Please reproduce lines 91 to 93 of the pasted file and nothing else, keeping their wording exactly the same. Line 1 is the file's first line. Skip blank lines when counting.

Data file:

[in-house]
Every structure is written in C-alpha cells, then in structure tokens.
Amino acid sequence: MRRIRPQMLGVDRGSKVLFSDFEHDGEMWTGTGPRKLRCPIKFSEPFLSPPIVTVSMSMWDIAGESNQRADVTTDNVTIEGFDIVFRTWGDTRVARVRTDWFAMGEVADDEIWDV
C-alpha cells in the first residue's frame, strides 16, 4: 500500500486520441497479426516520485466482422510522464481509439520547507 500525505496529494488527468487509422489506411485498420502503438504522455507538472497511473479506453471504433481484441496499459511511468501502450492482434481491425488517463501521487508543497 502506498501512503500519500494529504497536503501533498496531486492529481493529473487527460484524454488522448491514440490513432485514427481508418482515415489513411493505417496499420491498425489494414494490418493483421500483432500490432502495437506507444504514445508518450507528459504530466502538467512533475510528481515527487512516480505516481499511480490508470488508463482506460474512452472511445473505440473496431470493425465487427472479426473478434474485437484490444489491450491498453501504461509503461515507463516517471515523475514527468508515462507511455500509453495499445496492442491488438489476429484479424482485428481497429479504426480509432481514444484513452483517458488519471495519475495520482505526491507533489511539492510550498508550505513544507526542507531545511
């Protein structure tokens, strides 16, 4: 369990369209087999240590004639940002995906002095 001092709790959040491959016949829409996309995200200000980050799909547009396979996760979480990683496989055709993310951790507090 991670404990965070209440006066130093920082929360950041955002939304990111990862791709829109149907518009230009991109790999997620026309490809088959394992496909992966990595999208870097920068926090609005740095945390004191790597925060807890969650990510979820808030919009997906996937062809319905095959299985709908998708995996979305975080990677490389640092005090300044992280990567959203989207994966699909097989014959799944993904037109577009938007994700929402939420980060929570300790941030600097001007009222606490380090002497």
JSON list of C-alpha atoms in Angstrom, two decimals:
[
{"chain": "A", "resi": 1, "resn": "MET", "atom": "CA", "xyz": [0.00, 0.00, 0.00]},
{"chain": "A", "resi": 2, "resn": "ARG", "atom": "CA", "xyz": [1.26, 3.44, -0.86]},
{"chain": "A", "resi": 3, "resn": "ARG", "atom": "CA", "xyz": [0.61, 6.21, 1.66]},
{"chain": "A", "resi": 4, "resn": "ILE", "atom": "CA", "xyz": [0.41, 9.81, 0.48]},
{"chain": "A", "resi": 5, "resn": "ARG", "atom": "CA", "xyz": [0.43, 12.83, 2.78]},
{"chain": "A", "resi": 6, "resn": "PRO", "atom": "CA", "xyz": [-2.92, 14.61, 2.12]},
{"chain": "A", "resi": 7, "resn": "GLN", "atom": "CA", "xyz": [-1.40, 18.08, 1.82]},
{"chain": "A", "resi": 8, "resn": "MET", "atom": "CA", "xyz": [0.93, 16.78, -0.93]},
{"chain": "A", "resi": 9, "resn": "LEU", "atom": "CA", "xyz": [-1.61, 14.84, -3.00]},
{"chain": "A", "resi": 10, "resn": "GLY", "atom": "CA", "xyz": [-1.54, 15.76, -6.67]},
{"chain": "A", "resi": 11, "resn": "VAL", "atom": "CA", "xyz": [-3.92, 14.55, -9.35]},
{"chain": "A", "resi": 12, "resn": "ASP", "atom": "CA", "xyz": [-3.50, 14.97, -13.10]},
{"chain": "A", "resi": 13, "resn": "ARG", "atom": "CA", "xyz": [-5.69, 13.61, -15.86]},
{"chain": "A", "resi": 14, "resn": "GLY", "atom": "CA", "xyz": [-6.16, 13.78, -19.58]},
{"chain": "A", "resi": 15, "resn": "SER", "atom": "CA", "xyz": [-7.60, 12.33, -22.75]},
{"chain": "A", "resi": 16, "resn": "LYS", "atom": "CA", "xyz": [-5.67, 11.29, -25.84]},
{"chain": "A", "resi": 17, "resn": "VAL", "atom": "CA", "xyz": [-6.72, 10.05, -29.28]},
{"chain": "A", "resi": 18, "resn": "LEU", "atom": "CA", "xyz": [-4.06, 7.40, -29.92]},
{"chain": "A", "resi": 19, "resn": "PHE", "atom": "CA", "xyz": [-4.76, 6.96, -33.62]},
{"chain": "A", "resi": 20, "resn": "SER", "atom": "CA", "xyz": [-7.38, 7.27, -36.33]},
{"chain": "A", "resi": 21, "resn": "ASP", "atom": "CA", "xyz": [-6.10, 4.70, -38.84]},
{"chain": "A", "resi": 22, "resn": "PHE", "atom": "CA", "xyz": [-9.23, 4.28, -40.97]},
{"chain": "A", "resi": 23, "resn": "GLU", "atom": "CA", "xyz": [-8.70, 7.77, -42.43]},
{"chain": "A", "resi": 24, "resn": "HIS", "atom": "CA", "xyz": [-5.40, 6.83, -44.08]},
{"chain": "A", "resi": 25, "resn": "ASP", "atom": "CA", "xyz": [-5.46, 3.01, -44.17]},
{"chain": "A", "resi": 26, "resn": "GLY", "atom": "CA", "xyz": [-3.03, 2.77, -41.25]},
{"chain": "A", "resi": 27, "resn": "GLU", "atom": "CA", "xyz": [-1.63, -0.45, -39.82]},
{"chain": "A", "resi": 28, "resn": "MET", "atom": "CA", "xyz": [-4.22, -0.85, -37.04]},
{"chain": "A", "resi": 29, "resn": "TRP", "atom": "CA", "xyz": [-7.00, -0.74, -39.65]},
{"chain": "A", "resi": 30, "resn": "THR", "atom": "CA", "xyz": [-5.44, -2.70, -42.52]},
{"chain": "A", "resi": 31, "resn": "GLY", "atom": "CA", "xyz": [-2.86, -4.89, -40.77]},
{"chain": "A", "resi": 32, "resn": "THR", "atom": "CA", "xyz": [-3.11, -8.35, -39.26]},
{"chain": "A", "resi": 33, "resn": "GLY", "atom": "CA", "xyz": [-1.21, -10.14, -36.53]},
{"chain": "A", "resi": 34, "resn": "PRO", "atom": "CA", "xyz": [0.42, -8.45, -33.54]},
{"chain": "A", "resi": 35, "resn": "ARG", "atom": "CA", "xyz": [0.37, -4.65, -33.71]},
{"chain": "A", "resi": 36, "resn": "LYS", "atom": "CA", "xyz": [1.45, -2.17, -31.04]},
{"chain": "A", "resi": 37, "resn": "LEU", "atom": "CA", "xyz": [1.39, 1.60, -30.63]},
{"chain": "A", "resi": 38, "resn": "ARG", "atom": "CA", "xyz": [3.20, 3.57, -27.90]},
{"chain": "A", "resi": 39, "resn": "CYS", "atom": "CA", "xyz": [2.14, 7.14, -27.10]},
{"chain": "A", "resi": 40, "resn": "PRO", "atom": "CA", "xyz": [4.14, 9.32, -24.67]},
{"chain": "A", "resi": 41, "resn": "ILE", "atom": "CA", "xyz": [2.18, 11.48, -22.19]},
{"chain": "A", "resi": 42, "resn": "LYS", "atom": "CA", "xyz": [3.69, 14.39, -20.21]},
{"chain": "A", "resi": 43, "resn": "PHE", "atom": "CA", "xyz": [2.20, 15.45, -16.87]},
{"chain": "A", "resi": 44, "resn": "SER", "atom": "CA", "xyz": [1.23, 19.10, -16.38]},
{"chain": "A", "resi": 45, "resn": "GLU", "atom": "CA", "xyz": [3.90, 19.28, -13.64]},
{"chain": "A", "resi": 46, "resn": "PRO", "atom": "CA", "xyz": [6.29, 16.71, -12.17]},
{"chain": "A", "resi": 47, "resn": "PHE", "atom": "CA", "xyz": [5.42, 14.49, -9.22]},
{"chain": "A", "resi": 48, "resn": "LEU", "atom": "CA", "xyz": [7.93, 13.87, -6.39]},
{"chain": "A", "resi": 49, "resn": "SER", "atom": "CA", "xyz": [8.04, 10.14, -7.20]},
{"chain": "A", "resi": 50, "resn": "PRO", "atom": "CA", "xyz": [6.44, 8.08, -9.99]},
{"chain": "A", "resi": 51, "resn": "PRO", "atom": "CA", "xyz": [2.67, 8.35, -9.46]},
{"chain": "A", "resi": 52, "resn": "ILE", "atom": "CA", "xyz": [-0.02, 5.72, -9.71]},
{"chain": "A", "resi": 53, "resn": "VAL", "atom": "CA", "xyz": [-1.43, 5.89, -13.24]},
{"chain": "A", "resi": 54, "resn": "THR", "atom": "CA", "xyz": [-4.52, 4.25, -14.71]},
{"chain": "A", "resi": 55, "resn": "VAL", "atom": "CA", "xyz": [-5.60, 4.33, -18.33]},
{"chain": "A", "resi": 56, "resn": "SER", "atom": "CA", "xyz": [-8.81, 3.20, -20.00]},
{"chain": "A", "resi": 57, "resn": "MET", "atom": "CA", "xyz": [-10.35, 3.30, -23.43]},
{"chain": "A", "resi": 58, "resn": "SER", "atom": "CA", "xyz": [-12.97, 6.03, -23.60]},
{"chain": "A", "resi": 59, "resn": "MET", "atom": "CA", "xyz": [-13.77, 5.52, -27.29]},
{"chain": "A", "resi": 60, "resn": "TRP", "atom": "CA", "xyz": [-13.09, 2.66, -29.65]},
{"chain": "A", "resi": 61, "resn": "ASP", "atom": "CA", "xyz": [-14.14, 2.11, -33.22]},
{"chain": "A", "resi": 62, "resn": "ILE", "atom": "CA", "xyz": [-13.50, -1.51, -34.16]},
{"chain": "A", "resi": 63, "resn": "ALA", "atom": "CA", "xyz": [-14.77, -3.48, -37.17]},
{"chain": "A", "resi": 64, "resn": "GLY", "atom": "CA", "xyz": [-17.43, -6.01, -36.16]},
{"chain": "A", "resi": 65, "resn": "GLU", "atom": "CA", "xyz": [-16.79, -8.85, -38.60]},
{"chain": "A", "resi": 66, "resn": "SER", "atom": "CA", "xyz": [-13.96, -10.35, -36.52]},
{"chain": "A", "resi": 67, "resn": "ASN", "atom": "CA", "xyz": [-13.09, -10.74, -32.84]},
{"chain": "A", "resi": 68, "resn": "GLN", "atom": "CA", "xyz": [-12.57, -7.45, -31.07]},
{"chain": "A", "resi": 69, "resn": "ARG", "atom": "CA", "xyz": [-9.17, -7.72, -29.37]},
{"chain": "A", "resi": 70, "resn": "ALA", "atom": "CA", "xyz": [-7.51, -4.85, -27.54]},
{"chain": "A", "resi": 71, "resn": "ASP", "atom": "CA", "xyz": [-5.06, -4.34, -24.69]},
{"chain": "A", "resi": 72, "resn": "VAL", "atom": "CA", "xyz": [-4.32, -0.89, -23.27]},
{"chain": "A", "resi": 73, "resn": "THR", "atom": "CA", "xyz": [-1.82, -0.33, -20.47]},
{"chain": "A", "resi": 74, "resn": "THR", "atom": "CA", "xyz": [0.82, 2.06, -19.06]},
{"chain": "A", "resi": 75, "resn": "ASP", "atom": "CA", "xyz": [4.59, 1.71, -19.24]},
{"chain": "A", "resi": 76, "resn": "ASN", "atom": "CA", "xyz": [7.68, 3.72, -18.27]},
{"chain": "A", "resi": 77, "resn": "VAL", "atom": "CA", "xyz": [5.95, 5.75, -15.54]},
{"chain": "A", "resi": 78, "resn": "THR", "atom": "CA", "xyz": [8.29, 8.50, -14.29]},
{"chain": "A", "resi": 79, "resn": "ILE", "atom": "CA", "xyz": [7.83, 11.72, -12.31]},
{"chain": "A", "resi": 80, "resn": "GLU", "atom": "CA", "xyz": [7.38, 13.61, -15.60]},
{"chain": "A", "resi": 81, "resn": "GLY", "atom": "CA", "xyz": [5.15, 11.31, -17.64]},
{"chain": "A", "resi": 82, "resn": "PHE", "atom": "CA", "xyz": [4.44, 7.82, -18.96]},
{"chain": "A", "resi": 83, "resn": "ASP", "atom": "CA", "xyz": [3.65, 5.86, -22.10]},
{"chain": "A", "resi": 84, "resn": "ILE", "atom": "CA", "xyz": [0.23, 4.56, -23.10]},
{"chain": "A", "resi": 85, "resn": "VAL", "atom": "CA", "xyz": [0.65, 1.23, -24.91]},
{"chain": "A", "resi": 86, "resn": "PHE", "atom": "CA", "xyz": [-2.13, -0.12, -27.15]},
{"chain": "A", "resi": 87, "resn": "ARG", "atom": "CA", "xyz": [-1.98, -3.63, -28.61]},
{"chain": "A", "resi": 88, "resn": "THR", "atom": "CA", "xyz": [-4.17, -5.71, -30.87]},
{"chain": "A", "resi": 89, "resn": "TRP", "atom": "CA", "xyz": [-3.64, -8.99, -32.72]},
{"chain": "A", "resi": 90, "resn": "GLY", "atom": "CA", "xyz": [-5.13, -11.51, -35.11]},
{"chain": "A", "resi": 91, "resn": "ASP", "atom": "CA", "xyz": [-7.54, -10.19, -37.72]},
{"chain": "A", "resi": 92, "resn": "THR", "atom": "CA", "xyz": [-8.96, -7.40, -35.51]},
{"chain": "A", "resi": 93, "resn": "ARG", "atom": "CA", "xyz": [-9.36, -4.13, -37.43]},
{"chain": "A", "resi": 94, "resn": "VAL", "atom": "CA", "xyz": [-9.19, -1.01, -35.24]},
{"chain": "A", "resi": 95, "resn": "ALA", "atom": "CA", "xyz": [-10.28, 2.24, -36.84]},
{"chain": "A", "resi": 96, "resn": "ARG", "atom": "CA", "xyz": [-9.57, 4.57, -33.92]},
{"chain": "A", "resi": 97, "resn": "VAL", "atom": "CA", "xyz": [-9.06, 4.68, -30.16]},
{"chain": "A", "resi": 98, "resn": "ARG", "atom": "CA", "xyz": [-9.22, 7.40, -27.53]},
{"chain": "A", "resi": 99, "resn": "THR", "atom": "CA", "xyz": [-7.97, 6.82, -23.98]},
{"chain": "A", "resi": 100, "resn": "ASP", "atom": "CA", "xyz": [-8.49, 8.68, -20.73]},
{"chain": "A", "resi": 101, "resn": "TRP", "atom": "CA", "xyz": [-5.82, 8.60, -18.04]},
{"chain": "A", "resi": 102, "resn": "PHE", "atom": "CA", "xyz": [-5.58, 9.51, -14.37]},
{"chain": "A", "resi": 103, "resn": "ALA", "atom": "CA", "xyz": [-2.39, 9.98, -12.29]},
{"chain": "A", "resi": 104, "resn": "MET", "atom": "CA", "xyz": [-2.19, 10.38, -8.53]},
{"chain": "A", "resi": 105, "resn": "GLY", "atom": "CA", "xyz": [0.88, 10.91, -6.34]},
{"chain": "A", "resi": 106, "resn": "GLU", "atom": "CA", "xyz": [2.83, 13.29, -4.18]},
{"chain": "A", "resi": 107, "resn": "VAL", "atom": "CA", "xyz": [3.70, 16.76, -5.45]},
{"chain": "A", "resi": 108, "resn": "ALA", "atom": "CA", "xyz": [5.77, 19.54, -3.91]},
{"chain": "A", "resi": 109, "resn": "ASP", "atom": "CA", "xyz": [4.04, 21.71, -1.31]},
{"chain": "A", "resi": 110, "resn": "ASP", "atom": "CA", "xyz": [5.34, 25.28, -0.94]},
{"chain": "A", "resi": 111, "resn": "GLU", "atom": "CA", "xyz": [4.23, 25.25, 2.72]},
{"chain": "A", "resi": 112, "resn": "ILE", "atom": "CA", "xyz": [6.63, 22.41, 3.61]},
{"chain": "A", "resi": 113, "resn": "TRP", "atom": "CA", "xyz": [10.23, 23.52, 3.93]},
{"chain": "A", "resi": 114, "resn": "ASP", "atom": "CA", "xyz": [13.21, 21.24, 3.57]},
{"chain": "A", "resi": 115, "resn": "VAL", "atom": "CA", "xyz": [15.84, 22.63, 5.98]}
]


{"chain": "A", "resi": 84, "resn": "ILE", "atom": "CA", "xyz": [0.23, 4.56, -23.10]},
{"chain": "A", "resi": 85, "resn": "VAL", "atom": "CA", "xyz": [0.65, 1.23, -24.91]},
{"chain": "A", "resi": 86, "resn": "PHE", "atom": "CA", "xyz": [-2.13, -0.12, -27.15]},